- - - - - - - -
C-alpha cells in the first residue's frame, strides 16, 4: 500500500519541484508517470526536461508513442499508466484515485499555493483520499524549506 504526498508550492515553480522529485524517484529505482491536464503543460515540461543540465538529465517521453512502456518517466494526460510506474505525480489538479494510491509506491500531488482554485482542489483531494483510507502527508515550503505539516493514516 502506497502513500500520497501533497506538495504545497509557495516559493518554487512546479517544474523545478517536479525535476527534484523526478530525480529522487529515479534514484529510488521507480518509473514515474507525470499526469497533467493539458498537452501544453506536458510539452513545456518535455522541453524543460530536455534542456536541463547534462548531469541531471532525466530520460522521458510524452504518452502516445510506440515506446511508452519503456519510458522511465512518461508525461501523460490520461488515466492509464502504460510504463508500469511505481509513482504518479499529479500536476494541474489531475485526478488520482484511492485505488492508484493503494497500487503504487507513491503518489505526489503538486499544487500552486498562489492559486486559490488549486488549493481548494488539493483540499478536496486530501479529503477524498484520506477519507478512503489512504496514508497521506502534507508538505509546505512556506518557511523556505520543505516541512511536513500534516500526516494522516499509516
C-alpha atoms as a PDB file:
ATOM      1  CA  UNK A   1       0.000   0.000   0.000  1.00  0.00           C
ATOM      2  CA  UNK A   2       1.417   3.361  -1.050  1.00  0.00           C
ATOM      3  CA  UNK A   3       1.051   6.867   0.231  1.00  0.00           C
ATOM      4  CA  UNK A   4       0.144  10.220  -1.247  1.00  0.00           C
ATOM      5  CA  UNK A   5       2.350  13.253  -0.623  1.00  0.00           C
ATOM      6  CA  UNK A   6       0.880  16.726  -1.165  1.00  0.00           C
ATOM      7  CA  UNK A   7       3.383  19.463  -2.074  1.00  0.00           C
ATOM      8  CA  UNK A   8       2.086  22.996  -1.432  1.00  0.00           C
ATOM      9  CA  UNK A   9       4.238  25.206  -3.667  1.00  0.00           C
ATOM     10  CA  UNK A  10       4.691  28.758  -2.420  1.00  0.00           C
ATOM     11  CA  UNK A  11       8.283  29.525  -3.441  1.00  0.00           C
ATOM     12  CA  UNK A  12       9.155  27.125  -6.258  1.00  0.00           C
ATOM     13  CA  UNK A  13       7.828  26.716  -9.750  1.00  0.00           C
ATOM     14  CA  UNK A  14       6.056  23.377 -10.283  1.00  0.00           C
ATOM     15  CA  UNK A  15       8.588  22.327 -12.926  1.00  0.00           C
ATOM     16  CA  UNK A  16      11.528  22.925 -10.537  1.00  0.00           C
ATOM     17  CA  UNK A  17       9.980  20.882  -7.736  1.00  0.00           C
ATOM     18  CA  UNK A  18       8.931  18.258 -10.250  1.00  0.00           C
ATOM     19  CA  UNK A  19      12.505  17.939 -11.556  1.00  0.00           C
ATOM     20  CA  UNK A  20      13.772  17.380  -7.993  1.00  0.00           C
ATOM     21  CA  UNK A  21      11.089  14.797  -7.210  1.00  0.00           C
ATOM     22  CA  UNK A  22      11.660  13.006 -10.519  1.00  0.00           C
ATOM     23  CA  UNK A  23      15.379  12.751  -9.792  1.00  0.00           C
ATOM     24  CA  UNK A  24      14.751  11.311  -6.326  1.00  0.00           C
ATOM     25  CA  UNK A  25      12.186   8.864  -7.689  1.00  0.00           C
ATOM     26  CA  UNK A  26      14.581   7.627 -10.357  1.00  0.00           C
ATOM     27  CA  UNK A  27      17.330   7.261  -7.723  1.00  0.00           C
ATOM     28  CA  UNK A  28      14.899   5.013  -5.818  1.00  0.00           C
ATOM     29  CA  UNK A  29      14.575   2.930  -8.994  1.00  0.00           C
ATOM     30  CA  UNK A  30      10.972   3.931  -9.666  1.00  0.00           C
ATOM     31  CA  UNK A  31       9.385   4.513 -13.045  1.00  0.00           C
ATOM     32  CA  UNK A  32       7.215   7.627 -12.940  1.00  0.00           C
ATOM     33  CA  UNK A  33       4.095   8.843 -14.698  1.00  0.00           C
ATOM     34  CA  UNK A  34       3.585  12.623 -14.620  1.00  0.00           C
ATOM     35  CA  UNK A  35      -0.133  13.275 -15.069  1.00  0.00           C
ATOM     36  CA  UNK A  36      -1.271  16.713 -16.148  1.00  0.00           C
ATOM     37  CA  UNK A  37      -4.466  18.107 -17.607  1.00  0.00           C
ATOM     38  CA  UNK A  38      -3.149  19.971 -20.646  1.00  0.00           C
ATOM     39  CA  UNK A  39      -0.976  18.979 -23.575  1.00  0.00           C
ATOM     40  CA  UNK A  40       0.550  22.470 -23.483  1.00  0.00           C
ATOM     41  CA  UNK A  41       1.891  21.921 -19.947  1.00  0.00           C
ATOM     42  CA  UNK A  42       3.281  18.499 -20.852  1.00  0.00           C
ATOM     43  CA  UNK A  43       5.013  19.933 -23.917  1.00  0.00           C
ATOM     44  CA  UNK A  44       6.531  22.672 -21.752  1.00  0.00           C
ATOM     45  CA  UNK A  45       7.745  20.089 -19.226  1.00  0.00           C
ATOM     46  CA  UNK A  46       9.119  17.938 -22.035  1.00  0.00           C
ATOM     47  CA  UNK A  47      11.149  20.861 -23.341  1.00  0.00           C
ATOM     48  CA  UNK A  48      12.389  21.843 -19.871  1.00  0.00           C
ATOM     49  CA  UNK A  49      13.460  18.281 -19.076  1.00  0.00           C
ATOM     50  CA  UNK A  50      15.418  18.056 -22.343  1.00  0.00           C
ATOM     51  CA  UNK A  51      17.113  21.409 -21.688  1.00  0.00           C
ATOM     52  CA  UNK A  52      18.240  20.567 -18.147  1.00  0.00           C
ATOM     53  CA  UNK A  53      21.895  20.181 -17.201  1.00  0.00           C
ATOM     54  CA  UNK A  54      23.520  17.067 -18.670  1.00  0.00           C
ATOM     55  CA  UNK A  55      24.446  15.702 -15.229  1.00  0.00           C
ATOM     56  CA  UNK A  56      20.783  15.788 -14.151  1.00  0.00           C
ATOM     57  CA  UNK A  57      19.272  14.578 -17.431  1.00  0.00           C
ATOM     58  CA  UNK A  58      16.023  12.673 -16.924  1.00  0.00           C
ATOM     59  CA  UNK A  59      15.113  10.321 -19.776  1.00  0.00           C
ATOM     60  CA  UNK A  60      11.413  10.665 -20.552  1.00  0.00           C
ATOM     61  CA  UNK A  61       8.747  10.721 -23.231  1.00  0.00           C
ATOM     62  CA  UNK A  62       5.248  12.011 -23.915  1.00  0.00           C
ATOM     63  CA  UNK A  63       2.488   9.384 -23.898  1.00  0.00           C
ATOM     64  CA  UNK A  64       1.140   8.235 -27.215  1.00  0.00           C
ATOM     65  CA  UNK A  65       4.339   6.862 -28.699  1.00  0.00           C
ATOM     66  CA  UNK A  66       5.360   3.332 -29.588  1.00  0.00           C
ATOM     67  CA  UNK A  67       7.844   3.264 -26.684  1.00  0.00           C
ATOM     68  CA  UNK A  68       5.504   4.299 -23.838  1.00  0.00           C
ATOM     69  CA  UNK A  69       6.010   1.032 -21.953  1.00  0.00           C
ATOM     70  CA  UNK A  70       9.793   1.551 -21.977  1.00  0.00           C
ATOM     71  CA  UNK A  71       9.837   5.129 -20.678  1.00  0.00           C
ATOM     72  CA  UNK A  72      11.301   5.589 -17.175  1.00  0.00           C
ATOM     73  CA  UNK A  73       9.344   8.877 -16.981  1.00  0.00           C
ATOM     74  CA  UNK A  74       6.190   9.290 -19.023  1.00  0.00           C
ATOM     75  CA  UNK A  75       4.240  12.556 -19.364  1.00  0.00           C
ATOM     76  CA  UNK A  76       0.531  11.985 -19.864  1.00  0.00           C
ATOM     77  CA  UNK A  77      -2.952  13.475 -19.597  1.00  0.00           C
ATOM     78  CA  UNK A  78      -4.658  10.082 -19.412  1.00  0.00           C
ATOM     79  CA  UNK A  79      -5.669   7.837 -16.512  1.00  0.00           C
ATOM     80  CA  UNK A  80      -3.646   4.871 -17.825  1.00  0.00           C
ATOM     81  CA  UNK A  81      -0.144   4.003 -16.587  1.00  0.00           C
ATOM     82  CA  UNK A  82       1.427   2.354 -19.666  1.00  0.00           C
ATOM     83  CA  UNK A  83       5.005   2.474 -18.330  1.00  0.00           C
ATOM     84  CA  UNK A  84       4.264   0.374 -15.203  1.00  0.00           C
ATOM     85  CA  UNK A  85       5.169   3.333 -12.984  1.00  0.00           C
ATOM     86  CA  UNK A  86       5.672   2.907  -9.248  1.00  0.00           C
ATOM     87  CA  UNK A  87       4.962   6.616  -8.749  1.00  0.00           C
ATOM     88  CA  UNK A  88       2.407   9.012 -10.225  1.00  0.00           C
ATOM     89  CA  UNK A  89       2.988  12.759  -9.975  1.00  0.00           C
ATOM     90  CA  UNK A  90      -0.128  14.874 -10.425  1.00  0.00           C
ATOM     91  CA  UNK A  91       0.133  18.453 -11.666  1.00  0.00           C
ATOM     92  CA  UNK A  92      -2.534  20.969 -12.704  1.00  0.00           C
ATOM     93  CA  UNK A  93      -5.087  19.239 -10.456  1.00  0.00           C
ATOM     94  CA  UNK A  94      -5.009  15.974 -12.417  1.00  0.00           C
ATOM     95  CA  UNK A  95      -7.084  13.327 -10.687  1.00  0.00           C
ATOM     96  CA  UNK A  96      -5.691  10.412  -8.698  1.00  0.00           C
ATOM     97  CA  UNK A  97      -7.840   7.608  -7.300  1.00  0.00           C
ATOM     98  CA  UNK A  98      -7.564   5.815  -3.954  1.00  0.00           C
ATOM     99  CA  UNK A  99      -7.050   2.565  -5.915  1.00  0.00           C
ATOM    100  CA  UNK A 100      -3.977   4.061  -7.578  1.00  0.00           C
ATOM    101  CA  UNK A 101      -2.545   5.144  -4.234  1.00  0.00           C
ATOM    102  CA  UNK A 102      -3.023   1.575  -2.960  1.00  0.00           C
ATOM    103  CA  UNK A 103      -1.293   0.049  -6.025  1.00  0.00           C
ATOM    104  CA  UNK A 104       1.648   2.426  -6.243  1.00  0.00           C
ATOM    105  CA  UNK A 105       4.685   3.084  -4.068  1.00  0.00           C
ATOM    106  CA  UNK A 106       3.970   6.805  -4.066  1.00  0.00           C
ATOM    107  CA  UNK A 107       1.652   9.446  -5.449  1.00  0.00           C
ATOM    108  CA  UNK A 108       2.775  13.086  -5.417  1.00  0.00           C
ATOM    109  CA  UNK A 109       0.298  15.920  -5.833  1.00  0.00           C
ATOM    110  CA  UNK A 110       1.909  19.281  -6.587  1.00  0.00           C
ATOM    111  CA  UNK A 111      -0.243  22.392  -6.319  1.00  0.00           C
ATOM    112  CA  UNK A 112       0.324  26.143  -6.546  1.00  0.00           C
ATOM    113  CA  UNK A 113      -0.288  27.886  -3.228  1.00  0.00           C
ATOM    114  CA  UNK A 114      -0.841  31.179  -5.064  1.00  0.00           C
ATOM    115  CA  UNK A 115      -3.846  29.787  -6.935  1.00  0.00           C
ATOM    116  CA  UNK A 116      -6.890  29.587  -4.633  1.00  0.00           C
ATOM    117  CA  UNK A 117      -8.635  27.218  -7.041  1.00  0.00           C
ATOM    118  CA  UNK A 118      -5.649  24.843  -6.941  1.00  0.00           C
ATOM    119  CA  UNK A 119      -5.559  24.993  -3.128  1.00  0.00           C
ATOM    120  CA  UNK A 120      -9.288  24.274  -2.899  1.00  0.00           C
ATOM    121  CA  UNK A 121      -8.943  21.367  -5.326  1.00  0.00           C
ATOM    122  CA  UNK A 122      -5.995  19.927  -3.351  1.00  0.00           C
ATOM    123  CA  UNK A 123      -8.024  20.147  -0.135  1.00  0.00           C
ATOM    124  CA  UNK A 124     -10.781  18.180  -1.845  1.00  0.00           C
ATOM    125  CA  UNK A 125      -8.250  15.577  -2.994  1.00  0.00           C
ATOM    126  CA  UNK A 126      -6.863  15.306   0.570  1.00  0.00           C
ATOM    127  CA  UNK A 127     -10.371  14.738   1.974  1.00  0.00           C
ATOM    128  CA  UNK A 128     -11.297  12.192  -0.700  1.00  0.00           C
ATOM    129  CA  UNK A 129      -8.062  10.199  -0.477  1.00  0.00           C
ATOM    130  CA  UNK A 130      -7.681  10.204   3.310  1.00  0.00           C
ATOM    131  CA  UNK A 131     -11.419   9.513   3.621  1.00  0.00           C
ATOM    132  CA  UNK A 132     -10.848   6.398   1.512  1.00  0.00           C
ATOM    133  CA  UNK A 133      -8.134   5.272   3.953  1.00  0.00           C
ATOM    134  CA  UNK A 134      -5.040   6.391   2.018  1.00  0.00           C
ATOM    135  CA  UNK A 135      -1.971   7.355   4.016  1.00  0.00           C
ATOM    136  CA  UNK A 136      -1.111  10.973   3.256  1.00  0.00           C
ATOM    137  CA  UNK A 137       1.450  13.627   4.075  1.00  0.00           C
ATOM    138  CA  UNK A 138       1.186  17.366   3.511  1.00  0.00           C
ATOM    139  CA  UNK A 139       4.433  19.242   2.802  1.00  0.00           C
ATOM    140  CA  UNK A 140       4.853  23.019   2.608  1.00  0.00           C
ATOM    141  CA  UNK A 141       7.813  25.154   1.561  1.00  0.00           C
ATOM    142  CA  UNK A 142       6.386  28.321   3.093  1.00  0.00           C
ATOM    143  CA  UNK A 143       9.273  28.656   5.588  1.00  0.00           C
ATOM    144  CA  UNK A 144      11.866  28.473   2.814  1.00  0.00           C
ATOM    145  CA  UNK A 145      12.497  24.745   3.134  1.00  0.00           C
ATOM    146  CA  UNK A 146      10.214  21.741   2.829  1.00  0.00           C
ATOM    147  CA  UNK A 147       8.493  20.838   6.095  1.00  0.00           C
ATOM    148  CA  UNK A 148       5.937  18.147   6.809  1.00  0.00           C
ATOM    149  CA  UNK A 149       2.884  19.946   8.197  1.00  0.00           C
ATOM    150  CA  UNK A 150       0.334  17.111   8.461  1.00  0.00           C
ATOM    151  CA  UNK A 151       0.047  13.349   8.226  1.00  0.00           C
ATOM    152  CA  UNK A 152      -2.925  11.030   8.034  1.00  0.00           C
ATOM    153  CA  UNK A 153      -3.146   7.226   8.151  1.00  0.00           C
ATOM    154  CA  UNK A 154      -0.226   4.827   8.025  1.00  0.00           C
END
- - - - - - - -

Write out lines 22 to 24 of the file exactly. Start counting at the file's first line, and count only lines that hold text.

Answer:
ATOM     20  CA  UNK A  20      13.772  17.380  -7.993  1.00  0.00           C
ATOM     21  CA  UNK A  21      11.089  14.797  -7.210  1.00  0.00           C
ATOM     22  CA  UNK A  22      11.660  13.006 -10.519  1.00  0.00           C